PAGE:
It was hardly a surprise to markets when Federal Reserve chairman Ben Bernanke said yesterday that the Fed’s economic stimulus plan – known as quantitative easing (QE) – could be tapered off. There has been speculation in recent weeks, which has been driving global market volatility, that the Fed could change its buying strategy soon. After his comments, markets everywhere moved in reaction, with Asian shares dropping the most in a week.
But few people seem to have read the small print. While Bernanke signalled that QE could be wound down and ended by as early as mid-2014, he added a very important caveat. He stressed that the Fed would only change its QE strategy if the ‘data’ showed that the US economy was growing in line with its projects. One of the key factors is a reduction in joblessness to 7% – it is currently 7.6%.
Bernanke, who also coyly avoid any questions about his own job prospects – his current Fed term ends in early 2014 – was very clear about QE: “Our policy is in no way predetermined and will depend on the incoming data and the outlook.”
Nearly 600 Australians at ANZ may lose their jobs, according to an internal document leaked to the Sydney Morning Herald. The positions, all in Melbourne, are in the call centre operations. According to the document, ANZ plans to cut the number of ANZ’s call staff in Melbourne by more than half, and send the jobs overseas.The Finance Sector union has previously accused ANZ of being one of the most aggressive ‘offshorers’ among the country’s big four banks.
Goldman Sachs has been ruled out of consideration to advise one of the biggest cross-border deals planned this year – the USD$4.7 billion bid by Chinese company Shuanghui to buy US pork processor Smithfield Foods. Apparently a conflict of interest is to blame – the Wall Street Journal cites sources who said that Goldman didn’t get the role it had been promised advising Smithfield when the Virginia-based company learned that Goldman owns a stake in Shuanghui.
The Chinese company may be facing a battle to buy Smithfield. One of the US company’s investors, Starboard Value LP, a fund that owns 5.7% of Smithfield Foods’ shares, told Smithfield’s board earlier this week that the bid “significantly understates” the company’s value.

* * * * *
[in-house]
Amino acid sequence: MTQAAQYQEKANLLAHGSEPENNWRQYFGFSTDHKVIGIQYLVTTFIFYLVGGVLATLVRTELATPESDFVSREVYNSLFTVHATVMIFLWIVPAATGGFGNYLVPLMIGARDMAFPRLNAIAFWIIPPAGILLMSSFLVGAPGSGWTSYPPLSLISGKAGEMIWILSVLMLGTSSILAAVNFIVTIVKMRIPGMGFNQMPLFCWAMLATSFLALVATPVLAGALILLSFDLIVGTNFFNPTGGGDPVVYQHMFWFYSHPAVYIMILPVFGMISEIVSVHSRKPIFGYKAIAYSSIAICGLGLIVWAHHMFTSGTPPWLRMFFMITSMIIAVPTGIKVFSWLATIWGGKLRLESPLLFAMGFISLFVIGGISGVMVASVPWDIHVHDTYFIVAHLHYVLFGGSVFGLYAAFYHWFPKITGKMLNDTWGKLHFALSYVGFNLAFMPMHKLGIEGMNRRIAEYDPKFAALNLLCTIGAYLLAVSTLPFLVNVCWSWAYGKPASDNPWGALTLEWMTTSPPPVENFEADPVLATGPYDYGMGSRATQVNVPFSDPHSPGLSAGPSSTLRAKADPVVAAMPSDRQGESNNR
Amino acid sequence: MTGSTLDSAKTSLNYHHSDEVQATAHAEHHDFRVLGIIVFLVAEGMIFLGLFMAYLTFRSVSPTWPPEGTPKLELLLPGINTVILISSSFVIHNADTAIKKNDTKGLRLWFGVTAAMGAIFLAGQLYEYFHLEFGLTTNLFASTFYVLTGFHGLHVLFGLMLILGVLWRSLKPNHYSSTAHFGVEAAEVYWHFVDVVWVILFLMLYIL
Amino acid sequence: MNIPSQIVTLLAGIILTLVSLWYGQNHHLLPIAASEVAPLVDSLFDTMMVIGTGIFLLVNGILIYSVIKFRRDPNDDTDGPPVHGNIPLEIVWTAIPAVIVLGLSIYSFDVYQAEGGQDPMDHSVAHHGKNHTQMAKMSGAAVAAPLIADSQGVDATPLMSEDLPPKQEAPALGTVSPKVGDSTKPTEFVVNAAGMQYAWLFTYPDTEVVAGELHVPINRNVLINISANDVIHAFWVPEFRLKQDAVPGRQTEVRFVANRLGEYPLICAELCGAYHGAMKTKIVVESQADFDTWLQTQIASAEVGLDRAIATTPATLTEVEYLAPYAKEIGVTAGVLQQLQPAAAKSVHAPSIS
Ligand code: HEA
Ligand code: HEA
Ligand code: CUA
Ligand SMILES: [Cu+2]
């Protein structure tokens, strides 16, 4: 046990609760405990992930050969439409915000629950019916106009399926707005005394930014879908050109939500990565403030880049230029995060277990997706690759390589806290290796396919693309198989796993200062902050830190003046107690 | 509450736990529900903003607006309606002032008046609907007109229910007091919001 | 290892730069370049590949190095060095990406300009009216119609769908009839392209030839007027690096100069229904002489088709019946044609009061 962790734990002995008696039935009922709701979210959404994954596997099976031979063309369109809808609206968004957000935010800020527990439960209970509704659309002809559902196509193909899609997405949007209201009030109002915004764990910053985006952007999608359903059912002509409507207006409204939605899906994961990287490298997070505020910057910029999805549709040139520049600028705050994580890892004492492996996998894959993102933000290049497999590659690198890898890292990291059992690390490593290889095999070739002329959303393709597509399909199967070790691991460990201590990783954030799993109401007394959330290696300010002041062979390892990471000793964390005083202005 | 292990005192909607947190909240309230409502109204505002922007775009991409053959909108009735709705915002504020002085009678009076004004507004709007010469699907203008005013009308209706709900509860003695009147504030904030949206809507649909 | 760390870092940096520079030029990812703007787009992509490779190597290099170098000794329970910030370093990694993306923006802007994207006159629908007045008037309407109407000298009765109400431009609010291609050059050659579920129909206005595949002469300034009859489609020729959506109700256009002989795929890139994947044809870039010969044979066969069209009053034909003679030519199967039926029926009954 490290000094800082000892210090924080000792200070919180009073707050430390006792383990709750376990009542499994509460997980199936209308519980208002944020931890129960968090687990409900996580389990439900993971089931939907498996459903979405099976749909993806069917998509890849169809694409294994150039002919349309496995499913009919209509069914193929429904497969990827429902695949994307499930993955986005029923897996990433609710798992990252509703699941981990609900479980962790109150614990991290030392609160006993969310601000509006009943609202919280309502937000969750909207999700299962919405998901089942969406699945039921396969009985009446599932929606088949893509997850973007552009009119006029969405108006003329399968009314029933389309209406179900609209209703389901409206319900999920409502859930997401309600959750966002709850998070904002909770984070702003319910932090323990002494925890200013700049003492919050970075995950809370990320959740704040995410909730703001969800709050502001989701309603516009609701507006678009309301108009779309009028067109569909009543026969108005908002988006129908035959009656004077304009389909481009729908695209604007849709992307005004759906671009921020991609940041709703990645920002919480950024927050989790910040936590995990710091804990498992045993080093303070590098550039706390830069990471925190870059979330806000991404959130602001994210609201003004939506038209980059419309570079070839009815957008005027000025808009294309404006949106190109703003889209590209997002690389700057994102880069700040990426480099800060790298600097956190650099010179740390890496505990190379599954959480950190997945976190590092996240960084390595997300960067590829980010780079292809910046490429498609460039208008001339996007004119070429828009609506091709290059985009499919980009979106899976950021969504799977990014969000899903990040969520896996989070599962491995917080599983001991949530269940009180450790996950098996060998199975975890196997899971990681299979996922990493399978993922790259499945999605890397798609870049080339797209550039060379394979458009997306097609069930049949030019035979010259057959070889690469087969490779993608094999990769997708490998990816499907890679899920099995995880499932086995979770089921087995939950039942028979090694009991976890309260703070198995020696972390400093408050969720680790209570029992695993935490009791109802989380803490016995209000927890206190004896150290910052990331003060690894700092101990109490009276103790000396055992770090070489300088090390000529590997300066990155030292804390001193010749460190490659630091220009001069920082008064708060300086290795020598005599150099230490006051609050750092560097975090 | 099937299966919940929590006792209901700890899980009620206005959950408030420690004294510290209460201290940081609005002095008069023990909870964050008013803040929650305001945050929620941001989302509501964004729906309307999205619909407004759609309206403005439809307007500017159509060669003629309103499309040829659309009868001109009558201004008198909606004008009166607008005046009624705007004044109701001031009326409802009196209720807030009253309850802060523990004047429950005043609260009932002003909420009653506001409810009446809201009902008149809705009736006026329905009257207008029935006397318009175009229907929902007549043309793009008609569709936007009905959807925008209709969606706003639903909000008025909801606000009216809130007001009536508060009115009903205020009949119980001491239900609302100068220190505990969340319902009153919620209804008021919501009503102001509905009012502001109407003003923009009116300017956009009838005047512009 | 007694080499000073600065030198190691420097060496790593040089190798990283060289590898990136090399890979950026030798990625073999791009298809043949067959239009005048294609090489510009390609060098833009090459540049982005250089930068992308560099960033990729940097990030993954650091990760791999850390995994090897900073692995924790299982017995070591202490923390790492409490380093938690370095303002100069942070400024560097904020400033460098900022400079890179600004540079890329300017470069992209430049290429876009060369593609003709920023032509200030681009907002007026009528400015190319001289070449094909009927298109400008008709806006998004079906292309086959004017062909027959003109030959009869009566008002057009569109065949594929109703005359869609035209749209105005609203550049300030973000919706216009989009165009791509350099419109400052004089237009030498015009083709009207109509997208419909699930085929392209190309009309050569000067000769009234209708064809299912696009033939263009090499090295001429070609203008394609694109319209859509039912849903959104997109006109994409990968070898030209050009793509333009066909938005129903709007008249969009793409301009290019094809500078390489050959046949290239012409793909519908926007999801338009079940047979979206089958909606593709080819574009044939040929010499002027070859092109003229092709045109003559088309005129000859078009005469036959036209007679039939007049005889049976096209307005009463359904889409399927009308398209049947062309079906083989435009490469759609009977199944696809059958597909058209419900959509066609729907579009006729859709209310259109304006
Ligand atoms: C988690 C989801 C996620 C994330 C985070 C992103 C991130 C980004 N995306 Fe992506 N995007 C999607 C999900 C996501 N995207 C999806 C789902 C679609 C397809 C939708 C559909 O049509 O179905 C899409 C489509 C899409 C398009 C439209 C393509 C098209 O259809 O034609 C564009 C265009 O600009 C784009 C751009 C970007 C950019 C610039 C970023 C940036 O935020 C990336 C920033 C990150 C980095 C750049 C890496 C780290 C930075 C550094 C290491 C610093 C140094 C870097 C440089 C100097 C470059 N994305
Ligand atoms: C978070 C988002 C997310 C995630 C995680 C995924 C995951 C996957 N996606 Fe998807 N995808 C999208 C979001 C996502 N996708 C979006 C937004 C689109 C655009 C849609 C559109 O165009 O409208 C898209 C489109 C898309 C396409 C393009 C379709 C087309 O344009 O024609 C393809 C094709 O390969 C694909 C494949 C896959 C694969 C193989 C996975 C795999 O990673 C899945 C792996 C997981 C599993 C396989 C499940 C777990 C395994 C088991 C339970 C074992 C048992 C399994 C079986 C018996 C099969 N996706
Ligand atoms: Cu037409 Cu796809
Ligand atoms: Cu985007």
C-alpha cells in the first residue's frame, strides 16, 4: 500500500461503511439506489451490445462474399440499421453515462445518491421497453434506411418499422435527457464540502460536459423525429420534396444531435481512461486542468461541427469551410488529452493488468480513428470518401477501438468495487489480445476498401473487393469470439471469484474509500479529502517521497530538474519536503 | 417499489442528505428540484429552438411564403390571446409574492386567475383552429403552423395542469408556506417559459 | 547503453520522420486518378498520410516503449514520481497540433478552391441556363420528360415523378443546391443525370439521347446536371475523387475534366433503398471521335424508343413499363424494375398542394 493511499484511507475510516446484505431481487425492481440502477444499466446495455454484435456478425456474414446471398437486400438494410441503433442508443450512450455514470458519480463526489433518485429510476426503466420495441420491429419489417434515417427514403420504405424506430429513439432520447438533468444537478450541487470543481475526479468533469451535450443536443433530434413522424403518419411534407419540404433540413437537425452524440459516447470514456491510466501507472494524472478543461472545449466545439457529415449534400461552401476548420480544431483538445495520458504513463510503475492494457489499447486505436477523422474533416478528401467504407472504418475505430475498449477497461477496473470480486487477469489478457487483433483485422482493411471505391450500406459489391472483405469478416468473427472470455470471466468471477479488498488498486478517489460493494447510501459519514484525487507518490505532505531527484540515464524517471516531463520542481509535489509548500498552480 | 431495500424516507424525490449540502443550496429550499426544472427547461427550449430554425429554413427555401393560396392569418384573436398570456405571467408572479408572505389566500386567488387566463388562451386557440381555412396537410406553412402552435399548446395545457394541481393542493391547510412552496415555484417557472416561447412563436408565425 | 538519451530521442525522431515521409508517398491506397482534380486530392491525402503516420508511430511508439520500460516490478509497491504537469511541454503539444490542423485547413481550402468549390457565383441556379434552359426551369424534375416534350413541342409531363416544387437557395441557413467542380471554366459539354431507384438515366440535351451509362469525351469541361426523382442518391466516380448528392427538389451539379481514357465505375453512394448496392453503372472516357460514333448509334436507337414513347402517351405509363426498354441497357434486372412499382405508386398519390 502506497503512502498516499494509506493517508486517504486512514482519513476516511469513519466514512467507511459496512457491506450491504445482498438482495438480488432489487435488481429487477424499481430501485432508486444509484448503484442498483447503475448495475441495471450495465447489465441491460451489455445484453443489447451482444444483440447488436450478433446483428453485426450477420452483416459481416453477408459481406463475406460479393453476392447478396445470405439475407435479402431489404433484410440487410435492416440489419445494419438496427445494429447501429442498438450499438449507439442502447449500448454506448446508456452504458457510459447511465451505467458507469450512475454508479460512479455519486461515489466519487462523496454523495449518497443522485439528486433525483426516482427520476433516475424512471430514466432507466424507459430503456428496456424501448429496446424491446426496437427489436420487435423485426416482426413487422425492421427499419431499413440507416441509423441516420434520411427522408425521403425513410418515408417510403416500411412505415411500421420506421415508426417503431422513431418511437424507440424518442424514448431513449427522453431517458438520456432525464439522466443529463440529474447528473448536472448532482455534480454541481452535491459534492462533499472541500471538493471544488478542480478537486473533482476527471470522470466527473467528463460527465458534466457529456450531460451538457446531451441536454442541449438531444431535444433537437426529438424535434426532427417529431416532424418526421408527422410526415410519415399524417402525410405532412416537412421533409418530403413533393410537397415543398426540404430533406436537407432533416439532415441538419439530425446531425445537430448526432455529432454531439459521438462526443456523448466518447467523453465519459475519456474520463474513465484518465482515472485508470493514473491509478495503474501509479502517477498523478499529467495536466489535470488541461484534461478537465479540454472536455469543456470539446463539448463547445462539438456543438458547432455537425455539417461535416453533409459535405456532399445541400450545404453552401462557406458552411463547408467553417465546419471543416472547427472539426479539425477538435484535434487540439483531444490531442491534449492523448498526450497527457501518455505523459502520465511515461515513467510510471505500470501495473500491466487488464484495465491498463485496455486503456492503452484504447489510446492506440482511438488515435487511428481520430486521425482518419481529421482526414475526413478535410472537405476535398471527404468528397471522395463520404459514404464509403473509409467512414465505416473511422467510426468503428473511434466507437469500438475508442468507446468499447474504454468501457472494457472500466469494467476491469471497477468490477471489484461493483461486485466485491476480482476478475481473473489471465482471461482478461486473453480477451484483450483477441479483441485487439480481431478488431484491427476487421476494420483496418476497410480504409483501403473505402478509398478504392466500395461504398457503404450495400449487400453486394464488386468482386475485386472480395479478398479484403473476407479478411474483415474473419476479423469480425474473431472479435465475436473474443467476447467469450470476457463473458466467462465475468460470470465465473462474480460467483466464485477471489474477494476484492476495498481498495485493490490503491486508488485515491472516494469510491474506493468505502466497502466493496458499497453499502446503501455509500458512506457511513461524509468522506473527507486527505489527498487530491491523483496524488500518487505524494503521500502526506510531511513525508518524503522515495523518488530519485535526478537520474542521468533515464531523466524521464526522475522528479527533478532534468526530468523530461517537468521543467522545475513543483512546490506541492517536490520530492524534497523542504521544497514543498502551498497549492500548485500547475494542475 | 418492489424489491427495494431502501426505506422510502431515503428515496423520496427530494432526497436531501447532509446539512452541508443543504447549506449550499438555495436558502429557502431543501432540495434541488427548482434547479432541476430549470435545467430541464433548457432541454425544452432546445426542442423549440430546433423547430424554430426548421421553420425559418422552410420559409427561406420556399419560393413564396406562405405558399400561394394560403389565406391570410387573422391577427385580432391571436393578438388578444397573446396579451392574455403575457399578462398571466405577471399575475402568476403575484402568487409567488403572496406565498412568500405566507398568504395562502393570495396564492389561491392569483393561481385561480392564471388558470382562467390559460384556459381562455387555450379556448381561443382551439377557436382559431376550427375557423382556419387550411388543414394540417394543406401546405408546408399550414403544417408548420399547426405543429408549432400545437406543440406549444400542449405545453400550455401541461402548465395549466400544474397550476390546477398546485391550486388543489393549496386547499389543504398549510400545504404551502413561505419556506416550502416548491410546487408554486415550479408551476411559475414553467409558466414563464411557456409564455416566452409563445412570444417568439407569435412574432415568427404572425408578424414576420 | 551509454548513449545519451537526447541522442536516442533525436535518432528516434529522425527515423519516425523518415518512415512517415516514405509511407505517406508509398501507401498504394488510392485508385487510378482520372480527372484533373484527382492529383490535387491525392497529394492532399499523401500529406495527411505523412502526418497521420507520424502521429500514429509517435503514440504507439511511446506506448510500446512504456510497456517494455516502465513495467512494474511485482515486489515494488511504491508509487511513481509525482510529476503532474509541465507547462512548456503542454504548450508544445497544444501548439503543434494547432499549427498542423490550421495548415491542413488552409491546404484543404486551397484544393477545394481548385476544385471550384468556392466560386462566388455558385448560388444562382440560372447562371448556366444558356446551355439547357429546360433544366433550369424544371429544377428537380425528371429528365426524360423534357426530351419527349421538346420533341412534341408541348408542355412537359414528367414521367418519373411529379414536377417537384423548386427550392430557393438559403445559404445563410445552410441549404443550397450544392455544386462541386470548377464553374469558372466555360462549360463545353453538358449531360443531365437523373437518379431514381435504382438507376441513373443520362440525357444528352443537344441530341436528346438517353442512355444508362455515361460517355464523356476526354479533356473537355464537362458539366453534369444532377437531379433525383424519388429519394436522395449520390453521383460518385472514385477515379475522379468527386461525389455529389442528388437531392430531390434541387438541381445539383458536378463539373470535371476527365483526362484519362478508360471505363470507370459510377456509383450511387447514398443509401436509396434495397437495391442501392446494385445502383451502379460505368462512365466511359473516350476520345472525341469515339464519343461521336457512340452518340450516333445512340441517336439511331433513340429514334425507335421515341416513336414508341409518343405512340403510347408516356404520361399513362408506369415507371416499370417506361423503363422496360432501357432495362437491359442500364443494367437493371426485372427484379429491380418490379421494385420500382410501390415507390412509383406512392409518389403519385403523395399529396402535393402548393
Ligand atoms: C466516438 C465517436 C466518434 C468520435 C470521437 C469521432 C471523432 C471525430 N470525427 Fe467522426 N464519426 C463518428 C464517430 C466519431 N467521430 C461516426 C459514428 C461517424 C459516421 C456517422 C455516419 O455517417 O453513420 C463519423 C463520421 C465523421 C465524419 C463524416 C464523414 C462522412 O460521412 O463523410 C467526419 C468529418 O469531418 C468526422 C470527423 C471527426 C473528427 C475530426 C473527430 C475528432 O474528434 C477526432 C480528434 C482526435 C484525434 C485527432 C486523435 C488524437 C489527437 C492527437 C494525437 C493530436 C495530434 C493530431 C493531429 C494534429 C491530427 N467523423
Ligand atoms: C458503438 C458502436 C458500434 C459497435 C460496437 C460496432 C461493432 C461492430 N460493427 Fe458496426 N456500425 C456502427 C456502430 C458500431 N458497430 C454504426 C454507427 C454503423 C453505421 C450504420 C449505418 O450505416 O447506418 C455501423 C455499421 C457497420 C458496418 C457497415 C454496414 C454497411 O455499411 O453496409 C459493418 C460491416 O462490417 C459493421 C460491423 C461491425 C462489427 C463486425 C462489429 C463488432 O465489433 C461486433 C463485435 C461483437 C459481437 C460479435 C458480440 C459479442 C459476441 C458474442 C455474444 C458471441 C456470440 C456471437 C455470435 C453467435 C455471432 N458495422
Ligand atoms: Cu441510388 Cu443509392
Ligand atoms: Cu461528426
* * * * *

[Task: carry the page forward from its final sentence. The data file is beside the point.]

Drug dealing, arms dealing, and now dodgy dealing? The Securities and Exchange Commission (SEC) and the Parliamentary Commission on Banking Standards are both pushing for criminal sanctions and possible jail terms for finance professionals (like bankers) who break the rules. The new SEC boss, Mary Jo White – who joined the commission in April, and has a background in prosecuting organised crime and terrorists – says she is going to push for admissions of guilt in investigations into fraud. In the past, defendants got off lightly – settling cases, without admitting or denying charges. If White gets her way, more ‘banksters’ will face trial, and potentially join mobsters in prison.
The UK is pushing for similar penalties. The Parliamentary Commission on Banking Standards, which yesterday came out with its much anticipated review on British banking, recommends jail terms for bankers who behave recklessly in relation to their stated responsibilities.
Prudential Financial Inc has hired Eryck Su as managing director and chief investment officer of its Asia-Pacific real estate business as the second-largest US life insurer pursues deals in China. Su joins Prudential Real Estate Investors from Grosvenor Fund Management, and will lead PREI’s strategy in China and oversee regional acquisitions and dispositions while helping with portfolio management. He’ll be based in Hong Kong.
Singaporean author Kevin Kwan underscores the incredible pools of wealth in Asia being chased by the world’s leading wealth managers. He tells the Daily Beast that his new novel, Crazy Rich Asians, is based on personal experience of just how much money has been accumulated in the region, which now boasts 122 billionaires. Singapore alone is home to the largest concentration of millionaires in the world, at 17% of resident households.He cites the example of Boeing, which apparently has made custom 737s planes for wealthy Chinese customers that included putting greens, pizza ovens and mah-jongg tables.